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If in 1914 on the Western Front we can speak about a maneuvering war, in 1915 the situation has dramatically changed to trench war, a long and exhausting battle of attrition for both sides.
In 1915, Imperial Germany’s strategy was to concentrate its war efforts on the Eastern Front in the hopes of knocking Russia out of the war.
The military strategy of the Germans changed in 1916 under the leadership of General Falkenhayn.
Unlike other senior German commanders, he thought that the decisive battle which will change the course of the war in Germany’s favor would have to take place on the Western Front.
Falkenhayn considered that the French Army could be easily knocked out in one decisive battle, with the French out of the war then the English would be forced to sue for peace.
By focusing all the efforts on the Western Front against the French and British, Falkenhayn also hoped to break the stalemate and restart the maneuvering war, thus ending the long and costly trench warfare.
The result of this thinking would be the start of the Great Battle of Verdun, one of the bloodiest and longest battles of WWI. On February 21, 1916, the German attack commenced with the support of a massive artillery barrage offered by 1200 artillery pieces.
The location for the decisive battle against the French army was not chosen randomly. First of all, Verdun represented an important railway transport junction, secondly, the location had symbolic importance for both Germans and French, and last but not least, in Verdun there were many French forts of enormous strategic importance.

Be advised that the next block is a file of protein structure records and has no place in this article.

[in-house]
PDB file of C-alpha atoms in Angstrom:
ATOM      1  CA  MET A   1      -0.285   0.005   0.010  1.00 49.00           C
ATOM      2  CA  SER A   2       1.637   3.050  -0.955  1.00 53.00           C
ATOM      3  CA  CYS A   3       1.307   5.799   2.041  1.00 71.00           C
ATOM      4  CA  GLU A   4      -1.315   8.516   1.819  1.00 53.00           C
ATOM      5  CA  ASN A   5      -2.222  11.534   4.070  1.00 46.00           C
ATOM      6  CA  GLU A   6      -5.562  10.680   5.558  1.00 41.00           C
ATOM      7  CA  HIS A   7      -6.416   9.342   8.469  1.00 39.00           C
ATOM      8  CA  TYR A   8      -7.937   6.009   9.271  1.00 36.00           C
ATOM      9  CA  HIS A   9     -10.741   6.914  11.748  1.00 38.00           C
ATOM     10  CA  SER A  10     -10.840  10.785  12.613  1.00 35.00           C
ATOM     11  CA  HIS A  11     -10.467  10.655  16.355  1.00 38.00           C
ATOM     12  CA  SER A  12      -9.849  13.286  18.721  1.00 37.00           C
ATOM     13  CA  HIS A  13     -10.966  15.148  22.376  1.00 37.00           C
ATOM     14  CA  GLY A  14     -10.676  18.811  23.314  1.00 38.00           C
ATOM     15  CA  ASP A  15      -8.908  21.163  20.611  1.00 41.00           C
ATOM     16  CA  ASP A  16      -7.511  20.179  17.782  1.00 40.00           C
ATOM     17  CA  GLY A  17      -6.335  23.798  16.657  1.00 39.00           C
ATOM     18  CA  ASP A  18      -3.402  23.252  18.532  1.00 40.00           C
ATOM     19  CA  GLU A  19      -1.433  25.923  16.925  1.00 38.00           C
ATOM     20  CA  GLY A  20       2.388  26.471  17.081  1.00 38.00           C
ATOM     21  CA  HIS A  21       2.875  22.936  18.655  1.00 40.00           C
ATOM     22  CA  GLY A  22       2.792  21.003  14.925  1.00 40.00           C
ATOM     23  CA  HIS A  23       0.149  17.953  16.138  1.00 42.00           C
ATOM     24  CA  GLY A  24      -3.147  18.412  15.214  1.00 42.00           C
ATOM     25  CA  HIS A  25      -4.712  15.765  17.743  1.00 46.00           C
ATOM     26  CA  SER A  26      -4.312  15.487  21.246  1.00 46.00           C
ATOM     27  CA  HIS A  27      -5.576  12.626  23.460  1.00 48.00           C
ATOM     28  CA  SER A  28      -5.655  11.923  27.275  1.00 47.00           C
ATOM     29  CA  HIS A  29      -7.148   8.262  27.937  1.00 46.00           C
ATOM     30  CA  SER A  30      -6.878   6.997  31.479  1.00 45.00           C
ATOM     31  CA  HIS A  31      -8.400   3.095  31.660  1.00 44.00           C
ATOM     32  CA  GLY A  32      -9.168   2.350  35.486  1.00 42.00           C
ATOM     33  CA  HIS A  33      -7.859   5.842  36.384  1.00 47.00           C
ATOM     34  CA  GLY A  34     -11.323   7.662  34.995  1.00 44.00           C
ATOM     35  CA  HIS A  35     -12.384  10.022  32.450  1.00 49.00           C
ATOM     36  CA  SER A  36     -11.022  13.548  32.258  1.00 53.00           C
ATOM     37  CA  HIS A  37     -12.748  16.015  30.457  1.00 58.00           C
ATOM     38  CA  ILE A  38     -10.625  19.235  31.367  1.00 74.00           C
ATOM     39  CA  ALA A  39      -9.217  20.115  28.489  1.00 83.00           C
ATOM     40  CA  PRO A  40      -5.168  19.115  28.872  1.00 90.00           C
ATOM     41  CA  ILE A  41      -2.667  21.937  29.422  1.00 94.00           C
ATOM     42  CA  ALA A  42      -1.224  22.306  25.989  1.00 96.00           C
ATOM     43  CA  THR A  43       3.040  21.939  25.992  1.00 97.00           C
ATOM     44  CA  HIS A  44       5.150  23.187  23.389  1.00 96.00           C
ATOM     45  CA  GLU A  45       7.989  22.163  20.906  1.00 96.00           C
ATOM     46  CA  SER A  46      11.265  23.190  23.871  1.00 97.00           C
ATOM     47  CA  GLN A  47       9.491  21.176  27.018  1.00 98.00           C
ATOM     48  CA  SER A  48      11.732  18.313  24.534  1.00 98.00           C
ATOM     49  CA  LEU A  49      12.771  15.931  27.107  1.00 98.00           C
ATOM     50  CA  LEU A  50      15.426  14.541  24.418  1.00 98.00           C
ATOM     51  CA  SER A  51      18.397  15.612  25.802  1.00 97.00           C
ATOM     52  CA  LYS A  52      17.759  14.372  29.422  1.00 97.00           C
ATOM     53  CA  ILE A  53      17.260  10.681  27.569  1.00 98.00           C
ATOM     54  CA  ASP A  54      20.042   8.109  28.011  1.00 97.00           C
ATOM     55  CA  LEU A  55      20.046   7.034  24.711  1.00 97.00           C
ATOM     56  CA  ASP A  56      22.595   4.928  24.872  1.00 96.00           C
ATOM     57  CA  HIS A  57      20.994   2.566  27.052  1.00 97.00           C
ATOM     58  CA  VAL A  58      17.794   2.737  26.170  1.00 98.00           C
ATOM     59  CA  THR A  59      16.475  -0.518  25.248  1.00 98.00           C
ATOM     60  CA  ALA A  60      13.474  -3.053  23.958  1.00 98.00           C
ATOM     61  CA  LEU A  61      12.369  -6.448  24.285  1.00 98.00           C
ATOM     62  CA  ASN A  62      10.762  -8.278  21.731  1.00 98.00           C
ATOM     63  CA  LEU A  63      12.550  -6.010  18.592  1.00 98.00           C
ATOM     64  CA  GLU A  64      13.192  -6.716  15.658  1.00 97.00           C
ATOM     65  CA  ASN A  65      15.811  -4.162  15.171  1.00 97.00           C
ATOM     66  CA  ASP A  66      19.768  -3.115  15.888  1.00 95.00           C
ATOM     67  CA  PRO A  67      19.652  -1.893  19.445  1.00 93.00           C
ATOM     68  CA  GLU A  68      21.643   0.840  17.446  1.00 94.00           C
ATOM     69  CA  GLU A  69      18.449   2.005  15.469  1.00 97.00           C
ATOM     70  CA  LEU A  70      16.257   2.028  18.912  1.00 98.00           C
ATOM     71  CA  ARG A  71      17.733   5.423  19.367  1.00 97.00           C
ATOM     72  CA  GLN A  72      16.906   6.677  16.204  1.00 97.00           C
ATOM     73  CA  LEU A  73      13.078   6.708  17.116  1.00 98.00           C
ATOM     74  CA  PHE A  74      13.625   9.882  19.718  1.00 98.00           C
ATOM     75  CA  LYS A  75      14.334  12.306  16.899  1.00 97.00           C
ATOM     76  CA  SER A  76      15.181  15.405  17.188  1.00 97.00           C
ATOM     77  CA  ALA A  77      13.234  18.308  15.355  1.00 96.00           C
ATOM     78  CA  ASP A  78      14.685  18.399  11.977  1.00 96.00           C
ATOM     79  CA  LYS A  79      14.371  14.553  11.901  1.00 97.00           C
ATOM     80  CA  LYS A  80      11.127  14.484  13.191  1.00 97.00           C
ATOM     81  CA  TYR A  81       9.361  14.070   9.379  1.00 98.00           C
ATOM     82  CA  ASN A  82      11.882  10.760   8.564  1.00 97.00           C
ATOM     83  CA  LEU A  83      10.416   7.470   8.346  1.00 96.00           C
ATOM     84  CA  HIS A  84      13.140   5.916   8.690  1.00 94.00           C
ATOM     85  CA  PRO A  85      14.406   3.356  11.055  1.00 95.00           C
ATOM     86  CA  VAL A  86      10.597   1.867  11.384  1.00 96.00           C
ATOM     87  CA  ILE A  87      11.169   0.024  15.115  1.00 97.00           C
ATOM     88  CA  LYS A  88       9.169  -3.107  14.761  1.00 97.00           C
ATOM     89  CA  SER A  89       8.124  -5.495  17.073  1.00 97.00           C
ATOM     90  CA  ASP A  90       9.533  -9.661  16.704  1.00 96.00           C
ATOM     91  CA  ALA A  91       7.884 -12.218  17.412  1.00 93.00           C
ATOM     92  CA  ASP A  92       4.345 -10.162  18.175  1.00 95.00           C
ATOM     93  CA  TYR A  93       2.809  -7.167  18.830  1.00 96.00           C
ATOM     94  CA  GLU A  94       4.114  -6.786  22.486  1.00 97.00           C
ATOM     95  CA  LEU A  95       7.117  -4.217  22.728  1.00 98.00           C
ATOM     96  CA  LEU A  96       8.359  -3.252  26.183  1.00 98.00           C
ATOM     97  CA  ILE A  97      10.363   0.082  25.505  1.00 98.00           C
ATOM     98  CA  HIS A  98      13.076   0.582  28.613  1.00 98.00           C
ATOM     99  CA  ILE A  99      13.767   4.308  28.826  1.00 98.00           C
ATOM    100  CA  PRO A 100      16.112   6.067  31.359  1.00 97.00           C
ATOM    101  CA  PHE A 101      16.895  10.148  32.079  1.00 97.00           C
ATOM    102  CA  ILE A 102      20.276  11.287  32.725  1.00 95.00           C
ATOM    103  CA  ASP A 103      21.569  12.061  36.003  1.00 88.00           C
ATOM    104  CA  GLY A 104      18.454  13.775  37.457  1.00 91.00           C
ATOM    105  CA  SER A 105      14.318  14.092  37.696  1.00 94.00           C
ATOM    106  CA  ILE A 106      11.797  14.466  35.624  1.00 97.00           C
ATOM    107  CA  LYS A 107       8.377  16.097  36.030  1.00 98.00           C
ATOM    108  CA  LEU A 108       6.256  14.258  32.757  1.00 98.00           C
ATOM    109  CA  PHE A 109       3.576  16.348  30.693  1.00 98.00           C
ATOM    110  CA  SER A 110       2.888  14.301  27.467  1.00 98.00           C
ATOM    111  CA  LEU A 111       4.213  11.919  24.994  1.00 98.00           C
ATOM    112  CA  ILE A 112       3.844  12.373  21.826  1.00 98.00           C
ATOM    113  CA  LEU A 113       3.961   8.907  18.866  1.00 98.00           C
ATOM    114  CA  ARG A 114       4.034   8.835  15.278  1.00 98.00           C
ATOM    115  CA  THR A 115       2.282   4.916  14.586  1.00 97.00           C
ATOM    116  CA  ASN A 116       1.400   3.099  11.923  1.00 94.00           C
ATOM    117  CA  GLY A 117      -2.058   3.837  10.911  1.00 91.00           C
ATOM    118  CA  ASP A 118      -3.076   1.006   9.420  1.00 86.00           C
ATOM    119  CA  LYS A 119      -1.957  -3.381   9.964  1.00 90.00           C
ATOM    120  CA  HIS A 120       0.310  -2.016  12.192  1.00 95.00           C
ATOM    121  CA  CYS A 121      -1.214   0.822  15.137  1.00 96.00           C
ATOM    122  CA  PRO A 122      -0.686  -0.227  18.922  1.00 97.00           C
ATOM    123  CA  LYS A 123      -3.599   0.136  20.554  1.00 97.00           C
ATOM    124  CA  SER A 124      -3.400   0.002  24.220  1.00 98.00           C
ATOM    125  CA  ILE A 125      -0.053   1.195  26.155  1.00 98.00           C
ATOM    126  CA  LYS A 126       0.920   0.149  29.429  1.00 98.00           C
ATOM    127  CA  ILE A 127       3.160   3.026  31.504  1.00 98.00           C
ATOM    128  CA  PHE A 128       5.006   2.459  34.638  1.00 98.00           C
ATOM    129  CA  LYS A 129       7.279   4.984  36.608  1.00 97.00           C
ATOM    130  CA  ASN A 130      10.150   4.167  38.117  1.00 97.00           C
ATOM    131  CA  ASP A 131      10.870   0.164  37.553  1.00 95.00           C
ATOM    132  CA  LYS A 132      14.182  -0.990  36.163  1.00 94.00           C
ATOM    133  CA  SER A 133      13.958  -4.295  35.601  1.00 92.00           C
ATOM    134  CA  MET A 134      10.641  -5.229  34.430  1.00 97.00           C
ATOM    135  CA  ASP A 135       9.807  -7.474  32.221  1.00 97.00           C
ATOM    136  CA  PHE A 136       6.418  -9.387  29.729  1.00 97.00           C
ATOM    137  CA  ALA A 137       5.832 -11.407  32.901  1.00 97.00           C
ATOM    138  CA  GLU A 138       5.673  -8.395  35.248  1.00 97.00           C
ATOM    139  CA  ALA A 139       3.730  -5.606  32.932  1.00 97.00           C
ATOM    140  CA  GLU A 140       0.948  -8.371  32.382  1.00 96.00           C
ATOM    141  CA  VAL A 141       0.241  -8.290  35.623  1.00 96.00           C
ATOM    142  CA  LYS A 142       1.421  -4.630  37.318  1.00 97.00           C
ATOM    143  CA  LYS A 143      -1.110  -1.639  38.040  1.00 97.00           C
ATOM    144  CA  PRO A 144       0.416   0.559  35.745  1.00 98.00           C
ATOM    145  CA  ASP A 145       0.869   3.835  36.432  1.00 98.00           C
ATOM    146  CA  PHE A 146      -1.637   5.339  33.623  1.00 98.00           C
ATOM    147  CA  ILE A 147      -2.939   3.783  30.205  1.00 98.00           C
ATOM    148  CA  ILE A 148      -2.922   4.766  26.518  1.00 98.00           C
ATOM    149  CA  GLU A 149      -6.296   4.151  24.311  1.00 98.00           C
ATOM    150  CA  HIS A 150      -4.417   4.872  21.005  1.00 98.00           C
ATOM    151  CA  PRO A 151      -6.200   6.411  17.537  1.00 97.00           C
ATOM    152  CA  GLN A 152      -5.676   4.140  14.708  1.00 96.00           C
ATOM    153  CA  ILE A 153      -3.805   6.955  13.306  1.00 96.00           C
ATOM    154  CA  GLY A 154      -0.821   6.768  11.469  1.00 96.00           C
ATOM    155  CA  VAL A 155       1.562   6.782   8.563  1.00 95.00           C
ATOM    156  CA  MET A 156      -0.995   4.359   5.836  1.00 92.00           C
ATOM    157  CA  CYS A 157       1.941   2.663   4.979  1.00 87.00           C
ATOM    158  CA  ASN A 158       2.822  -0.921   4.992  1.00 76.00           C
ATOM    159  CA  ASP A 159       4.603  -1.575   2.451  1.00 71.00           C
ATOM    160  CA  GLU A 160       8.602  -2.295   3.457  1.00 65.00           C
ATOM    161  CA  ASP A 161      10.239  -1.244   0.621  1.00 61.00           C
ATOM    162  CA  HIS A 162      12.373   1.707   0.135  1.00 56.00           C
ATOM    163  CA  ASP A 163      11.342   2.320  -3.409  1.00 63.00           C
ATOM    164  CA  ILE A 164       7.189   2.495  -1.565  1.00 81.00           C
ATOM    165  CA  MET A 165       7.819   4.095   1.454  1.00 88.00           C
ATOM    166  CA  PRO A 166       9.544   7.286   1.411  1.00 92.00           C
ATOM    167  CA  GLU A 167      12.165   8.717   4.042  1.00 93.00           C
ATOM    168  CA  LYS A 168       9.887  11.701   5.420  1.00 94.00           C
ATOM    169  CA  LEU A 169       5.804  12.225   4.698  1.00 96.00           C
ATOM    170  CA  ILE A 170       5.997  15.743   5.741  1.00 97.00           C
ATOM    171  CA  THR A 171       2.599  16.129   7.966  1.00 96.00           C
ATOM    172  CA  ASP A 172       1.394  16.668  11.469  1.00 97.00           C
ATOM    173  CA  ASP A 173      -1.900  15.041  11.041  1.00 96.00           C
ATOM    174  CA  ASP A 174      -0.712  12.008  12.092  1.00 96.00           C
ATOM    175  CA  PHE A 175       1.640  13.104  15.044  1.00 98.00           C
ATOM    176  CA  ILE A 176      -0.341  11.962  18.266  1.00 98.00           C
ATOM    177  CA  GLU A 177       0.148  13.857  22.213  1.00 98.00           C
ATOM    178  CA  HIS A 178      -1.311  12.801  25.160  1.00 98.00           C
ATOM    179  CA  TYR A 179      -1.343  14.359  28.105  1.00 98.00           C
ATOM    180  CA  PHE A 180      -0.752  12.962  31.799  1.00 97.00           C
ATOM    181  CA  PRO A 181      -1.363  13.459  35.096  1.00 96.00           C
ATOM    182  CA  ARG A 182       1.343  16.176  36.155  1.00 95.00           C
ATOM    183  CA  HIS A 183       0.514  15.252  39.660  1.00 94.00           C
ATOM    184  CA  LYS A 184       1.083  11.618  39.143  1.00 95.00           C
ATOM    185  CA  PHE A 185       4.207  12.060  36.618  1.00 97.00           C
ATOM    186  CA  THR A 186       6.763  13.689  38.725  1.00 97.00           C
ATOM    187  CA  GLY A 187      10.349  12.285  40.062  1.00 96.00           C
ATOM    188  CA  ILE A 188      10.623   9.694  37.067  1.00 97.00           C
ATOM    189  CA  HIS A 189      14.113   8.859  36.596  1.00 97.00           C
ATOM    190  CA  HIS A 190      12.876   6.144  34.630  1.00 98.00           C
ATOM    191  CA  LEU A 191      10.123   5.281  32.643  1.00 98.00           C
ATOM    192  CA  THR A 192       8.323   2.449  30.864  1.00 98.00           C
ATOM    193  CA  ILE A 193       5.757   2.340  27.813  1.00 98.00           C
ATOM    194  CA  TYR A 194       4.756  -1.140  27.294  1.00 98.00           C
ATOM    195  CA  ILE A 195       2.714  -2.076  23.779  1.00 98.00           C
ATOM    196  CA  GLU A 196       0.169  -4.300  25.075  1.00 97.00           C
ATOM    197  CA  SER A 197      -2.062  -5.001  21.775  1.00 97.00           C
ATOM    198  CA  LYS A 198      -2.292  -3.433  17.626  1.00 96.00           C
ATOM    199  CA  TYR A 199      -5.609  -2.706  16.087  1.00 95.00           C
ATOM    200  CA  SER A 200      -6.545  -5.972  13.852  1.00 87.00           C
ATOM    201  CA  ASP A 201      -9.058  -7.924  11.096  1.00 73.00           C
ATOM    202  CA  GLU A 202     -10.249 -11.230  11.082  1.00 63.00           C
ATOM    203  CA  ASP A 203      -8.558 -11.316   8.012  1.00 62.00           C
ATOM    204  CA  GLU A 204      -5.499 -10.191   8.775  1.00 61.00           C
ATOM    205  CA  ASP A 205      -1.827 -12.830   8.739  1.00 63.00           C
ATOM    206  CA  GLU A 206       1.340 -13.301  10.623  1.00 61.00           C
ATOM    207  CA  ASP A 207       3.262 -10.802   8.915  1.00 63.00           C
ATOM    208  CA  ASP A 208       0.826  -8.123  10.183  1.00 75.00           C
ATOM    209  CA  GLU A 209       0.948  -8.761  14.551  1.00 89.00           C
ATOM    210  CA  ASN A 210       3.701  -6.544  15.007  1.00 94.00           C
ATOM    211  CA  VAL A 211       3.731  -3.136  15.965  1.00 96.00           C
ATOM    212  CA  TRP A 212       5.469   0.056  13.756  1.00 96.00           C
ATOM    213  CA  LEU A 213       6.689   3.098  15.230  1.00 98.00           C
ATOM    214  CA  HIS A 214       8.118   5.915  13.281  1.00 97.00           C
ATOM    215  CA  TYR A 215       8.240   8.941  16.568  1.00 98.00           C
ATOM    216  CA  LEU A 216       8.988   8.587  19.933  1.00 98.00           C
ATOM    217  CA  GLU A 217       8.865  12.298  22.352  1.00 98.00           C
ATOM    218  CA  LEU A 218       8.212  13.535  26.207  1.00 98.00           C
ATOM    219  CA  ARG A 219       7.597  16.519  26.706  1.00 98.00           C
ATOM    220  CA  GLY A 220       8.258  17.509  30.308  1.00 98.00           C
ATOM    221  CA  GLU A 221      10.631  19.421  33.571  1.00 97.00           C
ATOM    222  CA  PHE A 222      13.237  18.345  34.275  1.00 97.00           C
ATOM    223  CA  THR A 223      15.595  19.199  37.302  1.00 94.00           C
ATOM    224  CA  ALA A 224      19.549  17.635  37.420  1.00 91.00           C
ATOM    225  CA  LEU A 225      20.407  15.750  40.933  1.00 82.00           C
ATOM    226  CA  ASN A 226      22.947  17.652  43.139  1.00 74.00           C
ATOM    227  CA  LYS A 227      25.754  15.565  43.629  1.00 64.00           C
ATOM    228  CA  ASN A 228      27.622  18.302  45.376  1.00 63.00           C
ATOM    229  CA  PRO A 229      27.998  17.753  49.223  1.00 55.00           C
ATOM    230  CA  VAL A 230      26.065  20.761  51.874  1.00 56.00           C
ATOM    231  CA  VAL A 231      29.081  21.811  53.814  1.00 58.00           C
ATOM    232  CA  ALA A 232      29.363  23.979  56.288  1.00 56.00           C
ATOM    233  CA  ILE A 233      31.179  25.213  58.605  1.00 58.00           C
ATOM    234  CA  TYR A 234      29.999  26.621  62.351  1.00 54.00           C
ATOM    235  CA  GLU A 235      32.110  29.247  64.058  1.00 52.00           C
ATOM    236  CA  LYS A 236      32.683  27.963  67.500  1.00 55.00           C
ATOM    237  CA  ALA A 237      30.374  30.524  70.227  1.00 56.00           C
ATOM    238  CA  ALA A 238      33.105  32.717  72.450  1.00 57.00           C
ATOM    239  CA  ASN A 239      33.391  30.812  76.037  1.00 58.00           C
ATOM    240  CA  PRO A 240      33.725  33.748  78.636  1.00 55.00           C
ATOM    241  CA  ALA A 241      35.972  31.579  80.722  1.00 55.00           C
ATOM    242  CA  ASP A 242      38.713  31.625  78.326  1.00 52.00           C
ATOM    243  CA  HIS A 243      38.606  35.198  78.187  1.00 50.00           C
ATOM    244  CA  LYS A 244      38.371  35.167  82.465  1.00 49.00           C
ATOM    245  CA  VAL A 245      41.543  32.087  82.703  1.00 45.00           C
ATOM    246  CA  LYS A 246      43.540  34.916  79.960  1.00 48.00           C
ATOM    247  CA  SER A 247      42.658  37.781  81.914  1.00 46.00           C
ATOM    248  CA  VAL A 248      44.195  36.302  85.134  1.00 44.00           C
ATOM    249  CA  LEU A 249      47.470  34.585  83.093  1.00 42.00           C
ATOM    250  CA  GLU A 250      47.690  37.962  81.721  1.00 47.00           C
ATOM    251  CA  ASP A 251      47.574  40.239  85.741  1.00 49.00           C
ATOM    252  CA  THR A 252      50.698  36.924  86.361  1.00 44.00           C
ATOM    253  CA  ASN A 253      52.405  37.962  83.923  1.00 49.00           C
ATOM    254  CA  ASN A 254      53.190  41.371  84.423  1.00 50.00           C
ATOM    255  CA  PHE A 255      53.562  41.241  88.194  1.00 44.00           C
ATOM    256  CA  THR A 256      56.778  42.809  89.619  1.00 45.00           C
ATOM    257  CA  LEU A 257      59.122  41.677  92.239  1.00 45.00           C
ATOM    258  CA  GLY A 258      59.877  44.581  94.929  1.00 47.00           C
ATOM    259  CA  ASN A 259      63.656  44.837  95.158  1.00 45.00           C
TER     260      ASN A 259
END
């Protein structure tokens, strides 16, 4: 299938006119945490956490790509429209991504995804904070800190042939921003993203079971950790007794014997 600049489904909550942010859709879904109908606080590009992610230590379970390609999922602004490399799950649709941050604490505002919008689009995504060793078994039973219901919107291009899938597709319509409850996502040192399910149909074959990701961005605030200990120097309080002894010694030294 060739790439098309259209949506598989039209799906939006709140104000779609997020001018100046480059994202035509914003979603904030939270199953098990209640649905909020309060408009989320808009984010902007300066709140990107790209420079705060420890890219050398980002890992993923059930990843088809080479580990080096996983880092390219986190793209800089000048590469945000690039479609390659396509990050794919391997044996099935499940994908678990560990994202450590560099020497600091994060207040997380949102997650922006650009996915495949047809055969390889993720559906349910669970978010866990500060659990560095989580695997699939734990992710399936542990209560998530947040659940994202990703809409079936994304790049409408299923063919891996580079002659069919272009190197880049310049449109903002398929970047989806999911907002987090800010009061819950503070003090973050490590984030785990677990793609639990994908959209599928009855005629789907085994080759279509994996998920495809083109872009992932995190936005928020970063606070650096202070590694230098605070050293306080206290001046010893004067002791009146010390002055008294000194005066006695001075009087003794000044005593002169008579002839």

At the start of the battle, the French army was caught by surprise by the mighty German War machine and many of their vital Forts have fallen into the hands of the Germans.
Unfortunately for Falkenhayn the decisive battle he wanted, didn’t result in the surrender of the French army or a great loss of their combat spirit. Under the leadership of Philippe Petain, the French forces would regroup and heroically fight back.
For the French Army, Verdun will become a symbol of their endurance, pride, faith in their force, and their will to resist to the end, no matter how difficult it was.
The Germans greatly underestimated the French, because regardless of the losses suffered at Verdun — the French army was not on the brink of collapse, as Falkenhayn had hoped. In addition, the beginning of the Battle of the Somme, in which the British tried to release some of the pressure from Verdun, forced the Germans to divide their strength. Finally, in December 1916, after approximately nine months of fighting, the Germans had to give up, as Paul von Hindenburg, who meanwhile replaced Falkenhayn as Chief of Staff, realized that it makes no sense to follow the failed strategy of its predecessor.
In the end, the Battle of Verdun would prove to be both indecisive and costly for both sides involved.
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